As I stated in Europe the cities deploying them now still run their catenary routes but when they enter the historic downtown they go catenary free. It gets rid of the visual pollution, maintenance costs, and yet still offers the same emissions free service. They are not getting rid of the entire catenary routes because that would require new infrastructure ie power/recharging stations or overhead contact-less recharging at different stops along the way. All these battery trains do is allow the cities to get rid of ugly poles which have become needless and expensive to maintain and replace. For expansions like Finch LRT they save a crap load of money and time on construction.
 

kEiThZ

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It is already happening.

Not really. Battery trams are really only being deployed in:

1) Aesthetically/architecturally sensitive areas. And this has been true in Europe going back at least a decade.

2) New systems, lines or extensions where overhead catenary isn't currently installed. And the business case to install may be poor.

We aren't seeing too many systems actually rip out existing infrastructure in favour of battery trains.
 

t54zhao

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It is already happening. One of Manchester new LRT lines is now battery and Coventry and other cities are planning on opening complete battery powered tram systems. China has a battery only system and also a hydrogen tram system as well.

As I stated in Europe the cities deploying them now still run their catenary routes but when they enter the historic downtown they go catenary free. It gets rid of the visual pollution, maintenance costs, and yet still offers the same emissions free service. They are not getting rid of the entire catenary routes because that would require new infrastructure ie power/recharging stations or overhead contact-less recharging at different stops along the way. All these battery trains do is allow the cities to get rid of ugly poles which have become needless and expensive to maintain and replace. For expansions like Finch LRT they save a crap load of money and time on construction.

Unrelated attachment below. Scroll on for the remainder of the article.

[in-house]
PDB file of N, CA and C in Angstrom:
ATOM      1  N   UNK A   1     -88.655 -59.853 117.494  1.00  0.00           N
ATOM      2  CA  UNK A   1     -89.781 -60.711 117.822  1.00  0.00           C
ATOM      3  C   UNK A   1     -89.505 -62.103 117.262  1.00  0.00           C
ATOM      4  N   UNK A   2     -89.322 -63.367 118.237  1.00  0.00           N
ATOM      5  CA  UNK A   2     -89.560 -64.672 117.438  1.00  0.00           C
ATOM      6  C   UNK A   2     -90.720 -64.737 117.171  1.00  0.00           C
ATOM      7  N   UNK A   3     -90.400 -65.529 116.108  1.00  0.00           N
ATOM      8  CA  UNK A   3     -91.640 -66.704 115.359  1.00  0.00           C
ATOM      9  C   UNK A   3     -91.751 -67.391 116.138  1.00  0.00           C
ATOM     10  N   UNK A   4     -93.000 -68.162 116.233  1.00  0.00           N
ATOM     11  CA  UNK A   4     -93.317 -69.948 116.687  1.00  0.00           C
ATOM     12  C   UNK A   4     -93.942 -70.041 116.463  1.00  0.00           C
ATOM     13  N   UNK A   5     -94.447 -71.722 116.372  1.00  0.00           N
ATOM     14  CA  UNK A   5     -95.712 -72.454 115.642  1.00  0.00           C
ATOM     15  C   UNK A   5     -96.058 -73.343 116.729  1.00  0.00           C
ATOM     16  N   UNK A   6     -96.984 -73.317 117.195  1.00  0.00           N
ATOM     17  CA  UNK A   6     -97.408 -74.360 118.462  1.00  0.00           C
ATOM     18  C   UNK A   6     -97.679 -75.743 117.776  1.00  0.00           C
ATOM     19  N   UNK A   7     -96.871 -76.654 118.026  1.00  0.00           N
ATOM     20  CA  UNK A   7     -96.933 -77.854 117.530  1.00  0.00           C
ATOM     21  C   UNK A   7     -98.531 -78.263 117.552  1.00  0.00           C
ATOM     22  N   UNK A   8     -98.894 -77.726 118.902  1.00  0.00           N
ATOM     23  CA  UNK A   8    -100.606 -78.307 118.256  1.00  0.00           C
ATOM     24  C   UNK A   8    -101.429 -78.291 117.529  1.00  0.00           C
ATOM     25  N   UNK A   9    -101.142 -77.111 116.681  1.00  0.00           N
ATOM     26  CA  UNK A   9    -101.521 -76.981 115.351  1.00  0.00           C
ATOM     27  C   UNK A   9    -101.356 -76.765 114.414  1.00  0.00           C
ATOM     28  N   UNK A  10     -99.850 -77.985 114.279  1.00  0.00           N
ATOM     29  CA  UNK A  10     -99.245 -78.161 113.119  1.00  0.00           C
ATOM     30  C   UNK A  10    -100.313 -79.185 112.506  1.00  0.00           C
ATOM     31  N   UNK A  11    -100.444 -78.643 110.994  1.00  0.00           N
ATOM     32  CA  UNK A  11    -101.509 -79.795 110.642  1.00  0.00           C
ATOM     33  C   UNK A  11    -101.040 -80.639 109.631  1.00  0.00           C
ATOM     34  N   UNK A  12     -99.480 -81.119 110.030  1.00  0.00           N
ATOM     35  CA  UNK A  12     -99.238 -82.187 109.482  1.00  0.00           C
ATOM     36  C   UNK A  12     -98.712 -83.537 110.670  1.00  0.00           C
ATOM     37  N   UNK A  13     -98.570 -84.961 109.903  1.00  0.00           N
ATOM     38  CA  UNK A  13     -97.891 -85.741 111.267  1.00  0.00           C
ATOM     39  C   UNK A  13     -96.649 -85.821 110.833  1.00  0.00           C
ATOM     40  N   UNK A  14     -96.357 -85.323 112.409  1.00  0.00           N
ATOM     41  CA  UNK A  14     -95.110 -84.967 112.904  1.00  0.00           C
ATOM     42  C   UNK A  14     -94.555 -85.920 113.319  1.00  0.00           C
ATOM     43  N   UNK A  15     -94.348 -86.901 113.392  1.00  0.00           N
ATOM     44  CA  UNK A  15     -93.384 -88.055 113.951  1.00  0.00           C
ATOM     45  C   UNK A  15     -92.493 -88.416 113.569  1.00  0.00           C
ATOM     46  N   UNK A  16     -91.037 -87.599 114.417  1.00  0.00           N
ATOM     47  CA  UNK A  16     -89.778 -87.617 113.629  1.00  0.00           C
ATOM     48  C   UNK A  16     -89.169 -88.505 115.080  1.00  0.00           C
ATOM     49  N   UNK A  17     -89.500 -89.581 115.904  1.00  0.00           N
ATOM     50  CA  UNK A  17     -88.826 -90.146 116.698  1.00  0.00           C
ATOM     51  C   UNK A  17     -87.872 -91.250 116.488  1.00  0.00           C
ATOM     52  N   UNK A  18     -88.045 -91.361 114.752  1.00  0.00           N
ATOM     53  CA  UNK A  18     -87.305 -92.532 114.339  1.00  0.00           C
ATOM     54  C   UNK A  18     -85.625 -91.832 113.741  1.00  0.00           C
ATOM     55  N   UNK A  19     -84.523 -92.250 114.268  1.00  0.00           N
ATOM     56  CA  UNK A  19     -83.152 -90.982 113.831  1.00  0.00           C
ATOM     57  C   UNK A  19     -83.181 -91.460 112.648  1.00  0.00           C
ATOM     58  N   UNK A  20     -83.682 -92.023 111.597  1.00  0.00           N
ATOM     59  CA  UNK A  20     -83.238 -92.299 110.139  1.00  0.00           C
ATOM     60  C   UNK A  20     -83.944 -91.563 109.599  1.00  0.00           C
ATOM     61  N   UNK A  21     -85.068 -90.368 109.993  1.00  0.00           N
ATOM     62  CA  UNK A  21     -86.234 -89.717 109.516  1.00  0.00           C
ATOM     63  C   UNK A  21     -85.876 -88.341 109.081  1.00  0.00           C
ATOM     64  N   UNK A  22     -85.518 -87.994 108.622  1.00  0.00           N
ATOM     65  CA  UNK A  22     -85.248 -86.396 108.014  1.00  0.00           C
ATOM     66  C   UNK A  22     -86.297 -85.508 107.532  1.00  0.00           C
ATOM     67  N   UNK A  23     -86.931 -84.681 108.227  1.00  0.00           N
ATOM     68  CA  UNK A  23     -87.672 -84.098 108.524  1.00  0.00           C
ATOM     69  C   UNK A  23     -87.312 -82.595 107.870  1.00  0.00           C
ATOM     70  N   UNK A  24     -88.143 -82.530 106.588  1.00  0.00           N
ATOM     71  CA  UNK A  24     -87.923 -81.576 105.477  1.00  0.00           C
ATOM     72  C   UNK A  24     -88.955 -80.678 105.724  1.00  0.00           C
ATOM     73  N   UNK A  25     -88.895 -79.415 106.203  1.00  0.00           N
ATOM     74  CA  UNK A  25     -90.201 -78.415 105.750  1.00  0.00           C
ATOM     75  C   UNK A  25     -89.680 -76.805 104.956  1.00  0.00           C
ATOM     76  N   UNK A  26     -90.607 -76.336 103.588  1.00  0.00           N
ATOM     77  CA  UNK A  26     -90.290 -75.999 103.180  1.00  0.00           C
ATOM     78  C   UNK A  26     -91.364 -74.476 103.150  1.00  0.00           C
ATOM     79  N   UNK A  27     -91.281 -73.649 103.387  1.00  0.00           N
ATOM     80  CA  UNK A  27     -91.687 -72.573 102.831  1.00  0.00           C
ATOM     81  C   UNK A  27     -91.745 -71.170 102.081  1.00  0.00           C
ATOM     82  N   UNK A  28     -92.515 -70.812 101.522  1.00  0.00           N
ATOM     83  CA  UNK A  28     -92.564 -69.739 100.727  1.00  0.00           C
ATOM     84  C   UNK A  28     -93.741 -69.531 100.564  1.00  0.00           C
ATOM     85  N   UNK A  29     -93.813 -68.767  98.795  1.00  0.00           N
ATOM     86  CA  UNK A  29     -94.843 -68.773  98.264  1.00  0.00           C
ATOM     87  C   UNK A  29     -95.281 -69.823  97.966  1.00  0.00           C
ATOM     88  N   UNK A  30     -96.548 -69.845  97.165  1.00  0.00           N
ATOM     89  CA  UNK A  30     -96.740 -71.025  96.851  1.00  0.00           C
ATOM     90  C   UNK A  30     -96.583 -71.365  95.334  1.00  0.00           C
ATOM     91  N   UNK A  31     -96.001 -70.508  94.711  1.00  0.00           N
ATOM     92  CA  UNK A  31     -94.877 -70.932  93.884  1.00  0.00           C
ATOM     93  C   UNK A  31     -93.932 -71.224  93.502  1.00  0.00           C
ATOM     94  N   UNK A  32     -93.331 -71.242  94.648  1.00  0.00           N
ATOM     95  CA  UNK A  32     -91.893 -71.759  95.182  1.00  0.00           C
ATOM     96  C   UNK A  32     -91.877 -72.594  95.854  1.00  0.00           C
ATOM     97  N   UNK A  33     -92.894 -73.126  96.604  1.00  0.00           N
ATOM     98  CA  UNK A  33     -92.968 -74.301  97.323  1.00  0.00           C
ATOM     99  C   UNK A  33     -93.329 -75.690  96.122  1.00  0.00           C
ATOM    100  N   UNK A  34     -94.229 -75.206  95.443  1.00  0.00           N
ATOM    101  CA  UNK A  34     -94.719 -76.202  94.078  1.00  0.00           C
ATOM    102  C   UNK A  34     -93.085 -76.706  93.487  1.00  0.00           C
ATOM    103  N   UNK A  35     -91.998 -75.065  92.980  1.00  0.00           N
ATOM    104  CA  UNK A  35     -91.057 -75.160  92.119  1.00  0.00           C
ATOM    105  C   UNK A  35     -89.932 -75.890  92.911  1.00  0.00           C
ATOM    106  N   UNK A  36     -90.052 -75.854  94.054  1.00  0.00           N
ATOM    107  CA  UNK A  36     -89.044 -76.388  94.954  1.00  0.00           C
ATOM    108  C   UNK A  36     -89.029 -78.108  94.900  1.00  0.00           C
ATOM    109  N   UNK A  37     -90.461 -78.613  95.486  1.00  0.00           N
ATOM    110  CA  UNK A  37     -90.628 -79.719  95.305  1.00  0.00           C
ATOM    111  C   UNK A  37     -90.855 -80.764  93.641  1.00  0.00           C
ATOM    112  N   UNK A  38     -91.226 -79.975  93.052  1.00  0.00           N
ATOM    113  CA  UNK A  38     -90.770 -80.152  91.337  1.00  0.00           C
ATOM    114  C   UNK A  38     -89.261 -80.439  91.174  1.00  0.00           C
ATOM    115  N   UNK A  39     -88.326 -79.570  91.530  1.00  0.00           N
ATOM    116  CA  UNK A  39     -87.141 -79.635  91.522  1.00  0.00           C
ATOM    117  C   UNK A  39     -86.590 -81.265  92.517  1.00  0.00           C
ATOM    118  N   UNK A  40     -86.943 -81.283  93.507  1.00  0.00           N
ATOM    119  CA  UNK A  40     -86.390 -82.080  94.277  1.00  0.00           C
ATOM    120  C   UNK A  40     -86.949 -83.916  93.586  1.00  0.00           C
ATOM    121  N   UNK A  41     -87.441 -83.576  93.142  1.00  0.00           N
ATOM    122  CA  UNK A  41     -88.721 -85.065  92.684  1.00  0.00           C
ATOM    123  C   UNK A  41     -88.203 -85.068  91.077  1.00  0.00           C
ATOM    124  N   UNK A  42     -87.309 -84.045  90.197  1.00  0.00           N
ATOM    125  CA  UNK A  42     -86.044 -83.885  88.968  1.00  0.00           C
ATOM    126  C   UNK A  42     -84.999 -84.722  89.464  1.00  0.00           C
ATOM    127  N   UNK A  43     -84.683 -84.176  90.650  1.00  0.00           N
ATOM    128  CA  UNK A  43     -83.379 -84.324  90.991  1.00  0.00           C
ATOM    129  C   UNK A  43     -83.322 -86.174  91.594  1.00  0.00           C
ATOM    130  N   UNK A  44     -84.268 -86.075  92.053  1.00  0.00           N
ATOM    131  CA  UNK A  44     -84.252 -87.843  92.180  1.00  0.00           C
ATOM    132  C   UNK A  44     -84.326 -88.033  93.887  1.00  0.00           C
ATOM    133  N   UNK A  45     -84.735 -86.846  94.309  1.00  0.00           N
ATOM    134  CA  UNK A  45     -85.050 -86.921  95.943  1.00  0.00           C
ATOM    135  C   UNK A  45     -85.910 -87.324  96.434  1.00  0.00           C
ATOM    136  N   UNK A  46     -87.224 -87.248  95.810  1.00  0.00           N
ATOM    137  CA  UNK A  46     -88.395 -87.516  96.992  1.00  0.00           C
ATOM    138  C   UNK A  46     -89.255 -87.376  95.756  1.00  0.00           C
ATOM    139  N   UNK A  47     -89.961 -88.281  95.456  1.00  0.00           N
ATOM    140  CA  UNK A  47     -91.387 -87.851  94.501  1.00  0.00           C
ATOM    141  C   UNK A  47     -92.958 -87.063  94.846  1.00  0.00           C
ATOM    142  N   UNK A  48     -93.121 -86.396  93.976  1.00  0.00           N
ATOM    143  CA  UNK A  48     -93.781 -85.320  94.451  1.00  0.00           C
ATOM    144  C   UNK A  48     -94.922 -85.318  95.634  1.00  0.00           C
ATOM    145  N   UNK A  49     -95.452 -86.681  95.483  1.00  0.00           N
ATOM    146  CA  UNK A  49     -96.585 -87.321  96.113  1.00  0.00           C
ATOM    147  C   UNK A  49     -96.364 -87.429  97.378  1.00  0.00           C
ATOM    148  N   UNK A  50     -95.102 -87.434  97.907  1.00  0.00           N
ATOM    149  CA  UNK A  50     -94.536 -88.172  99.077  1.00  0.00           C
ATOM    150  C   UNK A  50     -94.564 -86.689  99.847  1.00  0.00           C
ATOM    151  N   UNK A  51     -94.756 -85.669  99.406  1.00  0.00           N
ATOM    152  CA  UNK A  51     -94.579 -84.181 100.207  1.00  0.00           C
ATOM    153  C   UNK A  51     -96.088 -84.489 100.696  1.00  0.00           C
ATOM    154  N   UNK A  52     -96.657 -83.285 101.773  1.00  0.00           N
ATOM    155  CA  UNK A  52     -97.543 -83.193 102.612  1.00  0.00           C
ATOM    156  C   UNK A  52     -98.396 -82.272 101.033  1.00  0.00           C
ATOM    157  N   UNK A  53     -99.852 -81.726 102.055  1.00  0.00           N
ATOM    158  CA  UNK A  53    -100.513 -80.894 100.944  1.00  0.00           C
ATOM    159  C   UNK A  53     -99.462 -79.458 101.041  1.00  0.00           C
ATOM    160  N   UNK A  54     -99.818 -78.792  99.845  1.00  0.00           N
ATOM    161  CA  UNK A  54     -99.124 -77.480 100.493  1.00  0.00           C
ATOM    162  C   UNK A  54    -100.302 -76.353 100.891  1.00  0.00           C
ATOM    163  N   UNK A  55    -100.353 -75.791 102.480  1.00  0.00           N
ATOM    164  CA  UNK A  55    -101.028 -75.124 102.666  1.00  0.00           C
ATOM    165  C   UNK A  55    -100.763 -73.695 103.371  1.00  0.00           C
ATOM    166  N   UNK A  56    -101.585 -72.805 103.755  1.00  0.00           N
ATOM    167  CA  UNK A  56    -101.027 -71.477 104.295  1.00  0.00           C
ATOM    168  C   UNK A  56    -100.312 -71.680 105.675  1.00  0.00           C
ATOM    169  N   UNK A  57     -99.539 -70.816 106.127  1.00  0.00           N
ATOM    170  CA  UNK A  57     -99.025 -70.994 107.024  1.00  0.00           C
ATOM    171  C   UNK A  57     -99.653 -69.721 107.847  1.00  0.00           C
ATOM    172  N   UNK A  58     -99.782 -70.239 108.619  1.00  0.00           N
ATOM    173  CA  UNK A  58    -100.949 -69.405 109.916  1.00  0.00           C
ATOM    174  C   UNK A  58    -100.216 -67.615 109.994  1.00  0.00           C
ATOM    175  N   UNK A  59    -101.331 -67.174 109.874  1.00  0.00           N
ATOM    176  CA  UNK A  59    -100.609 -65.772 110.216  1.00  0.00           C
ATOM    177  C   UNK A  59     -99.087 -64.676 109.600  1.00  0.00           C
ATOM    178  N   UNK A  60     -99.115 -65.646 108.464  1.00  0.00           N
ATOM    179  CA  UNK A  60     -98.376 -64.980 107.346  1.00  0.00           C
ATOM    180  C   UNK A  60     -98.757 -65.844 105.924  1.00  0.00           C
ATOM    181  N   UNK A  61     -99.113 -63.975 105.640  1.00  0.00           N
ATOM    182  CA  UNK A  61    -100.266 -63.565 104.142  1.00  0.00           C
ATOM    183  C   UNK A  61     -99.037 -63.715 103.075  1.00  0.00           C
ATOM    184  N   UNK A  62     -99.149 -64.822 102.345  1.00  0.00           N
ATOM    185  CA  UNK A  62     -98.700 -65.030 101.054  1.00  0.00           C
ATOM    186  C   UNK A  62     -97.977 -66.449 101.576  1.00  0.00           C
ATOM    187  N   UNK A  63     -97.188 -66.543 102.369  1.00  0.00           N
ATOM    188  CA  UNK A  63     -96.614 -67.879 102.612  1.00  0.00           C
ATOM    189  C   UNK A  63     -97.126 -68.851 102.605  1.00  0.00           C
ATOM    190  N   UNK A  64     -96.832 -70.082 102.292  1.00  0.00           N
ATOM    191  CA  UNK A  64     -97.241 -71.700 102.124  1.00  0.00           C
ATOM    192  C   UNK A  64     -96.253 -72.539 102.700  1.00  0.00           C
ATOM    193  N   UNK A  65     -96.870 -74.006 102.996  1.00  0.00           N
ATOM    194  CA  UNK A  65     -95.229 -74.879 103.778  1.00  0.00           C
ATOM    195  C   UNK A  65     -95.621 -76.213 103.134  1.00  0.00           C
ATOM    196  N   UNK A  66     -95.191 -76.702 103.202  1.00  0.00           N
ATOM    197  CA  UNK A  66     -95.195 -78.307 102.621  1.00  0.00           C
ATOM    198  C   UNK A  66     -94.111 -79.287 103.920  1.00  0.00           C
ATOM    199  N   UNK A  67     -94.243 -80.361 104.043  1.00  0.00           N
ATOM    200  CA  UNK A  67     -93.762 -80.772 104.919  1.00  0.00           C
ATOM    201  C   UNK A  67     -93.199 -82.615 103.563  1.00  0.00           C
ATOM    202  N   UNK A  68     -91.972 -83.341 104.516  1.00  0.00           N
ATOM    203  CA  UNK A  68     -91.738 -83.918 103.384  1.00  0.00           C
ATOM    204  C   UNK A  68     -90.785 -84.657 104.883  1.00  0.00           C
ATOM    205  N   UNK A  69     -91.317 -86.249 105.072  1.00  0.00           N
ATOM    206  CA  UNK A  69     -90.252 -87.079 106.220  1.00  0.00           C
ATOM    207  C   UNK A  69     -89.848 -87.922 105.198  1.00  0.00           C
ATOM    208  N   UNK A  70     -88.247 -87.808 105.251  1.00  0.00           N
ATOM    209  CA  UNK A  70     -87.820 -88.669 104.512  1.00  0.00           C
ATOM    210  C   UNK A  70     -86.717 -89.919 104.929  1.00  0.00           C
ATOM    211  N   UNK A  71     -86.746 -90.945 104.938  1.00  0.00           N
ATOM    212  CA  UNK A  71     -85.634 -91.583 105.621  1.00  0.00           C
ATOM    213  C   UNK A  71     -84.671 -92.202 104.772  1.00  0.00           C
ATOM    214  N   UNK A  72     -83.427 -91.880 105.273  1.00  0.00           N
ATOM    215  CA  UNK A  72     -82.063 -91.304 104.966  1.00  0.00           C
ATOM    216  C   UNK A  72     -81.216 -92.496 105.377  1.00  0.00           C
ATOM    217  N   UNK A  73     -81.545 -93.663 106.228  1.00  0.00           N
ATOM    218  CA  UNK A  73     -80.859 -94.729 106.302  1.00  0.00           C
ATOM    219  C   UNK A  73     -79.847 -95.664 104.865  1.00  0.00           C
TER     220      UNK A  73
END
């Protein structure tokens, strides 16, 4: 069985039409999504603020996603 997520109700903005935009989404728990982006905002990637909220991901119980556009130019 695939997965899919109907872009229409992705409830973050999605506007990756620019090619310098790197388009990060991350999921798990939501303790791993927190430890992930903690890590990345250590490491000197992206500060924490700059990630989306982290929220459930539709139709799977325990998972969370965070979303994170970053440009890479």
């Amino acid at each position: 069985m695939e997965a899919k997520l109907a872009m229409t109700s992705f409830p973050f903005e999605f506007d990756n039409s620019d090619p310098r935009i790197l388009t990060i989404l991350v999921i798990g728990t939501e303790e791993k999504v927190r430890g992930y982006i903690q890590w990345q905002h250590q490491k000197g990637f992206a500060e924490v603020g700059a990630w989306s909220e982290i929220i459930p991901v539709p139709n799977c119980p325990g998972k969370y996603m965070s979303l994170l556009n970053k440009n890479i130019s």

I can't believe we're talking about the visual pollution of overhead wires again.

I don't think I've ever met someone who lived in Toronto who has complained about the overhead wires.

Yea in a photo it might look a bit jarring, but once you live here, your brain mostly blocks it out.
 

crs1026

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I can't believe we're talking about the visual pollution of overhead wires again.

I don't think I've ever met someone who lived in Toronto who has complained about the overhead wires.

Yea in a photo it might look a bit jarring, but once you live here, your brain mostly blocks it out.

There are places where aesthetics do matter. That's why those European systems do what they do already.

But more frequently the tradeoff is cost, and battery capacity..... and that's a changing world.

Wires cost money to maintain, but batteries are still evolving and not every transit line is ready to go wireless from end to end. That day is coming, the cost-benefit ratios just need to shift a little more to put the technology into action.

Reducing visual pollution will be an added benefit, and I'm happy to see that happen too. But the dollars is what is usually talking.

- Paul
 

ssiguy2

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^ Correct.

As I stated it won't happen tomorrow but in a few decades when the new streetcars have to begin to be replaced, I think large battery systems in LRT/tram cars will become the norm and not the exception. Battery technology is developing so fast that in 30 years it will simply become part of the basic design.
 

kEiThZ

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There are places where aesthetics do matter. That's why those European systems do what they do already.

Even then, they don't use batteries for the length of the line. Usually just for the portions deemed sensitive.

Reducing visual pollution will be an added benefit

Given that we still have so much hydro wiring above ground, I'm not sure how much difference it really makes to bury the power infrastructure for the trams.